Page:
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Publication numberUS4837275 A
Publication typeGrant
Application numberUS 07/149,332
Publication dateJun 6, 1989
Filing dateJan 28, 1988
Priority dateAug 29, 1986
Fee statusLapsed
Publication number07149332, 149332, US 4837275 A, US 4837275A, US-A-4837275, US4837275 A, US4837275A
InventorsShaw-Chang Chu
Original AssigneeMobil Oil Corporation
Export CitationBiBTeX, EndNote, RefMan
External Links: USPTO, USPTO Assignment, Espacenet
Linear polyethylene, fluorocarbon polymer and polyalkylsiloxane compositions, and improved method of film extrusion using same
US 4837275 A
Abstract
The extrudability of linear polymers of ethylene such as low density copolymers of ethylene and C4 -C10 olefins (LLDPE) into thin films is improved by adding small amounts, e.g. 250 to 1000 ppm of each of a fluorocarbon polymer, e.g. polyvinylidene fluoride, and of a polyalkylsiloxane, e.g. poly(methyl-octyl-siloxane), to reduce melt fracture, head pressure and extruder power.
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Claims(9)
I claim:
1. A composition suitable for extruding into a film comprising a linear polyethylene polymer, wherein said linear polyethylene polymer is a member selected from the group consisting of a homopolymer of ethylene and a copolymer of ethylene and a minor amount of a higher olefin containing 4 to 10 carbon atoms; 0.005 to 2 weight percent of a fluorocarbon polymer having a fluorine to carbon ratio of at least 1:2 which is fluid at a temperature of between 120 C. to 300 C.; and 0.01 to 0.5 weight percent of a polyalkylsiloxane consisting essentially of methyl-higher alkyl siloxane in which said higher alkyl contains 6 to 18 carbon atoms.
2. The composition of claim 1, wherein said linear polyethylene copolymer has a density of 0.90 to 0.94.
3. The composition of claim 1, wherein said linear polyethylene copolymer has a density of 0.90 to 0.94 and said higher olefin is butene.
4. The composition of claim 1, wherein said linear polyethylene copolymer has a density of 0.90 to 0.94 and said higher olefin is hexene.
5. The composition of claim 1, wherein said linear polyethylene copolymer has a density of 0.90 to 0.94 and said higher olefin is octene.
6. The composition of claim 1, wherein said fluorocarbon polymer is polyvinylidene fluoride.
7. The composition of claim 1, wherein said fluorocarbon polymer comprises 0.01 to 0.5 weight percent of the composition.
8. The composition of claim 2, wherein said fluorocarbon polymer comprises 0.01 to 0.5 weight percent of the composition.
9. The composition of claim 6, wherein said fluorocarbon polymer comprises 0.01 to 0.5 weight percent of the composition.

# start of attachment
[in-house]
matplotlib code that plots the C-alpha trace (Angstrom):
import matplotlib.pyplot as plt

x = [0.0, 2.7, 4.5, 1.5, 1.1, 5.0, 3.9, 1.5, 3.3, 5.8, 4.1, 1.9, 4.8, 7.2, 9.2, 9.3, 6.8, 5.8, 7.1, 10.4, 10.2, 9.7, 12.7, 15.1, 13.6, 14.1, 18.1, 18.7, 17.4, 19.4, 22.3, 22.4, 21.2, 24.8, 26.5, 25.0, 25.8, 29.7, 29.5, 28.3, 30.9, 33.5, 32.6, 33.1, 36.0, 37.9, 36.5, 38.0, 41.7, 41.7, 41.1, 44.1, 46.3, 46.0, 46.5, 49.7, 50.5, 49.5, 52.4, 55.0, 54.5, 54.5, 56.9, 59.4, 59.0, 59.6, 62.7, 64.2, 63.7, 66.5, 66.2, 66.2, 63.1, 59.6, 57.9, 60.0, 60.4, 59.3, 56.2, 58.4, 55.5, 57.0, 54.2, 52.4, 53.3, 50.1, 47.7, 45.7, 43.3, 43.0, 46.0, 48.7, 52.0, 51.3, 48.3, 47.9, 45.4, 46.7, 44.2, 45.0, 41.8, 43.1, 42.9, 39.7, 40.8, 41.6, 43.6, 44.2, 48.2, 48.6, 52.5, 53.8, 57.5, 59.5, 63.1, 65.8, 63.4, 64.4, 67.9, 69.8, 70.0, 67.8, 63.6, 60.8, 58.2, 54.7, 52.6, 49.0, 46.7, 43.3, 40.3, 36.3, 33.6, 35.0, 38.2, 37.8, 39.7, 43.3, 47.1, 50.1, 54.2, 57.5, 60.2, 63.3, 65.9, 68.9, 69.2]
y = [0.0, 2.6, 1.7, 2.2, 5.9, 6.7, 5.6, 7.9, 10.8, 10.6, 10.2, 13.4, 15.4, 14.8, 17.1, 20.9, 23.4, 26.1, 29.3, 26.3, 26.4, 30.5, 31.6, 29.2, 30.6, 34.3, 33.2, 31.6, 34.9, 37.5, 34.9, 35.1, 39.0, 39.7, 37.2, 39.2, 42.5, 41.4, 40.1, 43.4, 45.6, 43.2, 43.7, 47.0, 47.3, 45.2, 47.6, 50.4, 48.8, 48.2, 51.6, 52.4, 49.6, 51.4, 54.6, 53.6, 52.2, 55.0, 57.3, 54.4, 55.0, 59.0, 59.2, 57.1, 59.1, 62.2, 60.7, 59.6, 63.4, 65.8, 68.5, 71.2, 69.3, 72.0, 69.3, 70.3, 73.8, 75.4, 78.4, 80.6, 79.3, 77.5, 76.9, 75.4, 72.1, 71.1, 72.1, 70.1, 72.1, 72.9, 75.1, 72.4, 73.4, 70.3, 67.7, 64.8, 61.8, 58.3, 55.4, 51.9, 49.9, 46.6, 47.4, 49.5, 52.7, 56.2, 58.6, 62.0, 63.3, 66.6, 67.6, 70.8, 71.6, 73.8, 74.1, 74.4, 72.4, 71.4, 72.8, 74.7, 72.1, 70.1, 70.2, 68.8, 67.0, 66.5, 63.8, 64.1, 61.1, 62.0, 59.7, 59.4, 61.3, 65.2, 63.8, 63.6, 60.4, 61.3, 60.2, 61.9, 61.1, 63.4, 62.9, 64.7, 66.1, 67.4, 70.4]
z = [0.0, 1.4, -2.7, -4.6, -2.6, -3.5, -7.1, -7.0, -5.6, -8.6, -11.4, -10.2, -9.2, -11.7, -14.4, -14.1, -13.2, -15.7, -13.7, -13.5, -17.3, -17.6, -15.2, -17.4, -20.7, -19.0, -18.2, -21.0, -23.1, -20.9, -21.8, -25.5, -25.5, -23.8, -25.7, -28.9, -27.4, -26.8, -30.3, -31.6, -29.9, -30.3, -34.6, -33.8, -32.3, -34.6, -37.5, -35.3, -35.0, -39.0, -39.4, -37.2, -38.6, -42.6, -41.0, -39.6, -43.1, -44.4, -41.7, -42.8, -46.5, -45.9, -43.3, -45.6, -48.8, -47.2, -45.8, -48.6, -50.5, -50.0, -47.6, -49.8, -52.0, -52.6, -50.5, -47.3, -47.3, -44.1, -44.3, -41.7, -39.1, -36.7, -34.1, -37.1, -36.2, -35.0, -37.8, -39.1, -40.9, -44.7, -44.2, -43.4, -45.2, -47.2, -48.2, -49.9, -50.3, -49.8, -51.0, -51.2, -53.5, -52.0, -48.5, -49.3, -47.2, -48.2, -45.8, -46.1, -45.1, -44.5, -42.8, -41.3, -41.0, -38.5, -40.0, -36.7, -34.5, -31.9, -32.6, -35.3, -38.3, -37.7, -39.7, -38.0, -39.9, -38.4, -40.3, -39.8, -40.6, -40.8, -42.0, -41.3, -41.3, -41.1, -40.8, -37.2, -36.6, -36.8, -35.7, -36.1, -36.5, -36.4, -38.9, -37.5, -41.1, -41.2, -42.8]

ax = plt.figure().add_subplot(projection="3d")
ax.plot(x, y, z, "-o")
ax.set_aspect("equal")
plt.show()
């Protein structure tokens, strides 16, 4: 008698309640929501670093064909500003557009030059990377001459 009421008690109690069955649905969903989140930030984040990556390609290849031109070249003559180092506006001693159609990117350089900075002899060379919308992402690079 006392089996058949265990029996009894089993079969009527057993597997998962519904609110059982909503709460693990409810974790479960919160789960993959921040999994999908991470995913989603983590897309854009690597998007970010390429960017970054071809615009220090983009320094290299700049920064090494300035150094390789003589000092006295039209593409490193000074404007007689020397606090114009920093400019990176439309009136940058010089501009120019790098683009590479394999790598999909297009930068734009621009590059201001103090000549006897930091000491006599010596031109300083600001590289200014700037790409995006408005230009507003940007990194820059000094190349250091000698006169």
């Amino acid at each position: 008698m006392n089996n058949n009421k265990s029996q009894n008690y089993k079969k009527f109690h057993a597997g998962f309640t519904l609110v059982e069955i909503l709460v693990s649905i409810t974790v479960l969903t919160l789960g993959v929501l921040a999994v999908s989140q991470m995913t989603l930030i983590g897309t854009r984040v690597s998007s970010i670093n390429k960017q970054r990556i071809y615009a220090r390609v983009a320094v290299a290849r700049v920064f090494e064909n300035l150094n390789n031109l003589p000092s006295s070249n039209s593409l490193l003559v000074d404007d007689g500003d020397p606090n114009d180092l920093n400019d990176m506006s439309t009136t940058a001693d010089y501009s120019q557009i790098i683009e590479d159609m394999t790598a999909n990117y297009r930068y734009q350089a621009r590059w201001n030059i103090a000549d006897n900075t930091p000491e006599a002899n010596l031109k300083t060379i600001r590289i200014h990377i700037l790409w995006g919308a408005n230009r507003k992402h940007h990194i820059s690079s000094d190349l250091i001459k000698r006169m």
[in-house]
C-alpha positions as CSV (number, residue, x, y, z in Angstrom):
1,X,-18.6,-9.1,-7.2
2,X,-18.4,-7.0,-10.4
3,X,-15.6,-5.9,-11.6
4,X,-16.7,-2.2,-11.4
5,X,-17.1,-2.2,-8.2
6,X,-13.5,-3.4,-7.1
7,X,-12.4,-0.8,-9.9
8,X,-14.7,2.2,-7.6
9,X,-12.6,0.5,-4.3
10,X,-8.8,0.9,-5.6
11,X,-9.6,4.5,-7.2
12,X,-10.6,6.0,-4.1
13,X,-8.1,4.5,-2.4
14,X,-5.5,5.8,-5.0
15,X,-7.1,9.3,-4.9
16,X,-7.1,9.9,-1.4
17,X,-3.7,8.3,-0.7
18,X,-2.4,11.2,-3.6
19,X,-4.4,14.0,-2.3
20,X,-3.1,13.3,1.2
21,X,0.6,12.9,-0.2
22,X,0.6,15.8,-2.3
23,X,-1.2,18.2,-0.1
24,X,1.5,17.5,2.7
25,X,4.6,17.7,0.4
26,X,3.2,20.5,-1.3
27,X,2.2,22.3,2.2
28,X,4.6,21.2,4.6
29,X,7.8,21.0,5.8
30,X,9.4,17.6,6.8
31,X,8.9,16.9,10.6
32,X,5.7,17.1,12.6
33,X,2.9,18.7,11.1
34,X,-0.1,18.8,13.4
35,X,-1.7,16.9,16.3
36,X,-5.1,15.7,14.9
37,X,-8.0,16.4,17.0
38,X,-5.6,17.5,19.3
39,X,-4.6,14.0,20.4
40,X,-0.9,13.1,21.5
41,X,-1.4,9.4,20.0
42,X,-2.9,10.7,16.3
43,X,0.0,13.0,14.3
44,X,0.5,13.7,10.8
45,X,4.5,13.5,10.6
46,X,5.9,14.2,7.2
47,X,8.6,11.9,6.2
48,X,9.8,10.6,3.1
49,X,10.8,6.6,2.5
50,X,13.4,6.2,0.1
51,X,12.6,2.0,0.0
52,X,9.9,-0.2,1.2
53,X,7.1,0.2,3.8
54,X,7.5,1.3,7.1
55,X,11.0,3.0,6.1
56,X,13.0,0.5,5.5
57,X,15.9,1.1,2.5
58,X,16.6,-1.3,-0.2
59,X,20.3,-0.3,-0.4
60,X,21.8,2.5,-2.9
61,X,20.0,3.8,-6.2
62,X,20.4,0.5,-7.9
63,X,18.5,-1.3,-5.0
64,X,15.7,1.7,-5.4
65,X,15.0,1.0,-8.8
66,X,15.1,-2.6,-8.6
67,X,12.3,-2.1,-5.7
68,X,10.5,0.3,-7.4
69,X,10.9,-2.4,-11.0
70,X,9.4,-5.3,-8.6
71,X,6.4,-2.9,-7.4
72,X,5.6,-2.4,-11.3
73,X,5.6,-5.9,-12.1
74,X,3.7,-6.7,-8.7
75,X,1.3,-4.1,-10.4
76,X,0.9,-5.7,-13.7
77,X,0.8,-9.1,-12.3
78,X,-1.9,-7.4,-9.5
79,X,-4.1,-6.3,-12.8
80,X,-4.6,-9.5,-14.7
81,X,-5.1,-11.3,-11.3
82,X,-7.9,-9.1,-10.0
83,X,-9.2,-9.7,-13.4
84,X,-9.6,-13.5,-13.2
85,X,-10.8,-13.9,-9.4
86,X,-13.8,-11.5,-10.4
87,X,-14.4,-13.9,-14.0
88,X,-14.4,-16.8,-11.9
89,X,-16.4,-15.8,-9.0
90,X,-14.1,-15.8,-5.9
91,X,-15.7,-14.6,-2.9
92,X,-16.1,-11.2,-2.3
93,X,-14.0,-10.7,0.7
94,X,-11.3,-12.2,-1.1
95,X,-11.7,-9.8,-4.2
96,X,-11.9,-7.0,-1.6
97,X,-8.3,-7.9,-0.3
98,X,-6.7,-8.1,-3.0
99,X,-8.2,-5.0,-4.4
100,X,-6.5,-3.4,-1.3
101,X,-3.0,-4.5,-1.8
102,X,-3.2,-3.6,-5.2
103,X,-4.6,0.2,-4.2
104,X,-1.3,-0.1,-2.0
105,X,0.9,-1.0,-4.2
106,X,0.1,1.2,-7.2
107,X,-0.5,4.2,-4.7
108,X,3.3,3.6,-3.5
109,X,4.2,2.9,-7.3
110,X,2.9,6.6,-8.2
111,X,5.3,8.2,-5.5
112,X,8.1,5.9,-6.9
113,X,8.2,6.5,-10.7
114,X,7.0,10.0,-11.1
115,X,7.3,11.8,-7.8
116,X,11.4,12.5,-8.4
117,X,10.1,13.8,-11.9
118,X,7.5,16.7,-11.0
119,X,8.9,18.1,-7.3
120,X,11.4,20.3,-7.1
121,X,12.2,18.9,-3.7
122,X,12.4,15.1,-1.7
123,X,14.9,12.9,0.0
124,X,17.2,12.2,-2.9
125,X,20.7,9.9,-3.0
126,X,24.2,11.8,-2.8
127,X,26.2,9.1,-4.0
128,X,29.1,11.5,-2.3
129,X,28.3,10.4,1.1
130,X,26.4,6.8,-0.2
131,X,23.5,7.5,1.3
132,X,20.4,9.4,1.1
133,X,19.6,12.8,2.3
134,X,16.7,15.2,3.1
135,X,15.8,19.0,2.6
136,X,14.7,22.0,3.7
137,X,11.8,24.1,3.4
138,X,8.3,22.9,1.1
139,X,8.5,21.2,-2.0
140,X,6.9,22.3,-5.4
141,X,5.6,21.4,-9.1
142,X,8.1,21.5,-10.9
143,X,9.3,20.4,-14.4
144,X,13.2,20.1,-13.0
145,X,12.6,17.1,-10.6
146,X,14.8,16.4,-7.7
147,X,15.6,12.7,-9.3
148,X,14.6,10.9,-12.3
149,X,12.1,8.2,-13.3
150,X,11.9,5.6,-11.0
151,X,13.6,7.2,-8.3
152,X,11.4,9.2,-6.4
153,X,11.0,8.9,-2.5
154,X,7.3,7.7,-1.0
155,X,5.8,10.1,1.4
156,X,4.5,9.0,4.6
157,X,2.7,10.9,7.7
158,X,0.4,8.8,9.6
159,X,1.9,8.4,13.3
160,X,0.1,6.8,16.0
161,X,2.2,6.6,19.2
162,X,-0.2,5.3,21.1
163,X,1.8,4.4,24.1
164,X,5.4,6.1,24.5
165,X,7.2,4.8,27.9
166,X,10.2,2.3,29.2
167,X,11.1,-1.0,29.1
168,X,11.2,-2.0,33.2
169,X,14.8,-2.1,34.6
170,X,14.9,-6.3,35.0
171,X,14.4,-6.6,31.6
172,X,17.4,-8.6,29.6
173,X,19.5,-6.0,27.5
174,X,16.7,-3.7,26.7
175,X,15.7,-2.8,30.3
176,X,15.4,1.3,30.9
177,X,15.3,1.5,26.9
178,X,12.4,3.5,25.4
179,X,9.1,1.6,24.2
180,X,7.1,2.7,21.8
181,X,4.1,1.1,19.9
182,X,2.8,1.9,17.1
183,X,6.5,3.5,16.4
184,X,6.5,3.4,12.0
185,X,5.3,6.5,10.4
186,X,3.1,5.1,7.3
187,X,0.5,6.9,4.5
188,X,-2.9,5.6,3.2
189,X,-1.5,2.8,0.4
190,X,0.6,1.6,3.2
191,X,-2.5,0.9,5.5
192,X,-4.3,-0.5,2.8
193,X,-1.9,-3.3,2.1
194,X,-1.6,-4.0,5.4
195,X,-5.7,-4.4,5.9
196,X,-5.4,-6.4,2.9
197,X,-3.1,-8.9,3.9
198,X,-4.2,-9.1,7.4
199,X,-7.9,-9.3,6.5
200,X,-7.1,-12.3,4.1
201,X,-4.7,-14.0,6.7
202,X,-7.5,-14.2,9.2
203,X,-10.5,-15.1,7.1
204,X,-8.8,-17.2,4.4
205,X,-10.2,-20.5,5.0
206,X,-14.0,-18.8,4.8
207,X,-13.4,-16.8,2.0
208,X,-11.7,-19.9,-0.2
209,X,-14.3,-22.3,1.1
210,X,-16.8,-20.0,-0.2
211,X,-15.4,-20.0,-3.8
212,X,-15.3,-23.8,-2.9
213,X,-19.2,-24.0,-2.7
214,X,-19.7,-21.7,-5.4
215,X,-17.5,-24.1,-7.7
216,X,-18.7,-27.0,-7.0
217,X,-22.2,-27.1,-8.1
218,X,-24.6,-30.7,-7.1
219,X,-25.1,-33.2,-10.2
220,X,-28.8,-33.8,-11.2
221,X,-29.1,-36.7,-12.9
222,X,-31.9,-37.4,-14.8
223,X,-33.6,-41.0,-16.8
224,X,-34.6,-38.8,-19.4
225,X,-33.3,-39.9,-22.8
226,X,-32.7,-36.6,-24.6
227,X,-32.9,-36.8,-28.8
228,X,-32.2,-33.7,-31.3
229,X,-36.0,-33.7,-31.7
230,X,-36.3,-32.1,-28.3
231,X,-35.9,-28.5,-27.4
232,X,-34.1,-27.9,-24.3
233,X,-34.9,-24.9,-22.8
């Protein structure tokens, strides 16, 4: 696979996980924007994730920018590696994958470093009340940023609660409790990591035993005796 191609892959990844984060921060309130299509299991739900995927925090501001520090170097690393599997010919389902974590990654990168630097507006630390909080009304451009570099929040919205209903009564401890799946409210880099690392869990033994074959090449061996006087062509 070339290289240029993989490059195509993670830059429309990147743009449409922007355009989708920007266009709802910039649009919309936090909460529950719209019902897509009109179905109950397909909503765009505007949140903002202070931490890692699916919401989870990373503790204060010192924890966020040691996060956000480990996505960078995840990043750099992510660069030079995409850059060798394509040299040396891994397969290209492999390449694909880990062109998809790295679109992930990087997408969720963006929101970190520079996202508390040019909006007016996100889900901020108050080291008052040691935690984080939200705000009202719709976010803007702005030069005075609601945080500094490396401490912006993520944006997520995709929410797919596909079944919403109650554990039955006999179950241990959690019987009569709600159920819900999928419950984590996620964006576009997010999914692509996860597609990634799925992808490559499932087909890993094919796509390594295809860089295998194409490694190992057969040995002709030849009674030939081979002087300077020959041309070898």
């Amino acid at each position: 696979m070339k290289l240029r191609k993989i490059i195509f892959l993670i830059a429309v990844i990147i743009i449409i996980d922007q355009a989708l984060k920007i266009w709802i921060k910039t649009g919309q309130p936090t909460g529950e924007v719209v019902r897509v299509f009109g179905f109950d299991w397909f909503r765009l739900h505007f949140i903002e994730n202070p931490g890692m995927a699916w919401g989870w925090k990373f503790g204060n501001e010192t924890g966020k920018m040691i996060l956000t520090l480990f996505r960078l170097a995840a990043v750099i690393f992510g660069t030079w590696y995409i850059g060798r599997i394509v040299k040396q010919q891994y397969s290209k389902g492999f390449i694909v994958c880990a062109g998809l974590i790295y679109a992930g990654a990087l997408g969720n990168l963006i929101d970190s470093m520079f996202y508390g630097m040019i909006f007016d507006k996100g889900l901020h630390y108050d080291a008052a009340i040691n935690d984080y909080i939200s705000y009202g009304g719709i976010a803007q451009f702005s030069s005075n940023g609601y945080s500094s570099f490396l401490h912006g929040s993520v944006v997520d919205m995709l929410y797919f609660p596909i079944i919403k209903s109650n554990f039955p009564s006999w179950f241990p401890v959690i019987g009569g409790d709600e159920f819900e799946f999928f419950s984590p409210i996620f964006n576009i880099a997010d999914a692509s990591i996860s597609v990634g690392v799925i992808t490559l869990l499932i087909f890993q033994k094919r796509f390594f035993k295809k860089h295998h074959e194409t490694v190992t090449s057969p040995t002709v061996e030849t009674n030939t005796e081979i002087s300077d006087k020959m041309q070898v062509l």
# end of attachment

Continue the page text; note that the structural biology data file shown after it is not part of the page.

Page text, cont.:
Description

This is a divisional of application Ser. No. 901,699, filed on Aug. 29, 1986, now U.S. Pat. No. 4,740,341.

BACKGROUND OF THE INVENTION

Linear ethylene polymers such as low density polyethylenes (LLDPE) are widely used in the extrusion of films because of their superior properties compared to high pressure polyethylene (LDPE). However, commercial exploitation of LLDPE resins is hampered by problems of extrusion. For example, high back pressure and torque due to extremely high shear viscosity of the linear ethylene polymer are encountered. Furthermore, the extruded films exhibit surface distortion related to melt fracture. Accordingly, much effort has been devoted to finding additives, modifying extrusion conditions and changing die material sin order to alleviate some of the problems. This invention relates to a mixture of additives which improves the extrusion characteristics of linear ethylene polymers by reducing melt fracture, head pressure and extruder power.

SUMMARY OF THE INVENTION

The extrudability of linear polymers of ethylene into thin films is improved by adding a fluorocarbon polymer and a polysiloxane in small amounts sufficient to reduce melt fracture, head pressure, and extruder power. The invention relates to both polymer compositions and the improved method of forming films by extrusion.

DETAILED DESCRIPTION OF THE INVENTION

The linear ethylene polymers which are suitable for use in this invention are known materials which are widely commercially available. The preparation of suitable polymers is described in U.S. Pat. No. 4,076,698, which is incorporated herein by reference. Suitable polymers are generally prepared under low pressure conditions using Ziegler-Natta catalysts or chromium oxide catalysts. The linear polymers are either homopolymers of ethylene or copolymers of ethylene and higher olefins containing 4 to 10 carbon atoms. This invention is particularly concerned with linear low density polyethylenes which are copolymers generally having a density between 0.90 and 0.94, preferably between 0.91 and 0.93.

Fluorocarbon polymers which are useful in this invention are described in U.S. Pat. NO. 3,125,547, which is incorporated herein by reference in entirety. This patent generally describes a variety of fluorocarbon polymers which are useful in improving the extrusion characteristics of various olefin polymers. The addition of a polyalkylsiloxane is not disclosed.

Generally, the fluorocarbon polymer should have melt flow characteristics similar to that of the linear polyethylene polymer such that the fluorocarbon polymer is solid when the polyethylene is solid and fluid when the polyethylene is in the form of a melt. Thus, the melting or softening point of the fluorocarbon polymer should be in the range of 120 to 300 C. and preferably in the range of 150 to 250 C. Both homopolymers and copolymers are useful. Preferably, the polymer will have a fluorine to carbon ratio of at least 1:2.

Monomers which are suitable for production of such polymers include vinylidene fluoride, vinyl fluoride, trifluoroethylene, tetrafluoroethylene, hexafluoropropylene and the like. Polyvinylidene fluoride is particularly preferred.

The polyalkylsiloxane can contain entirely methyl-higher alkyl-siloxane units or can include a major proportion of methyl-higher alkyl-siloxane units and a minor proportion of other siloxane units such as dimethylsiloxane units, in which the higher alkyl contains 6 to 18 carbon atoms.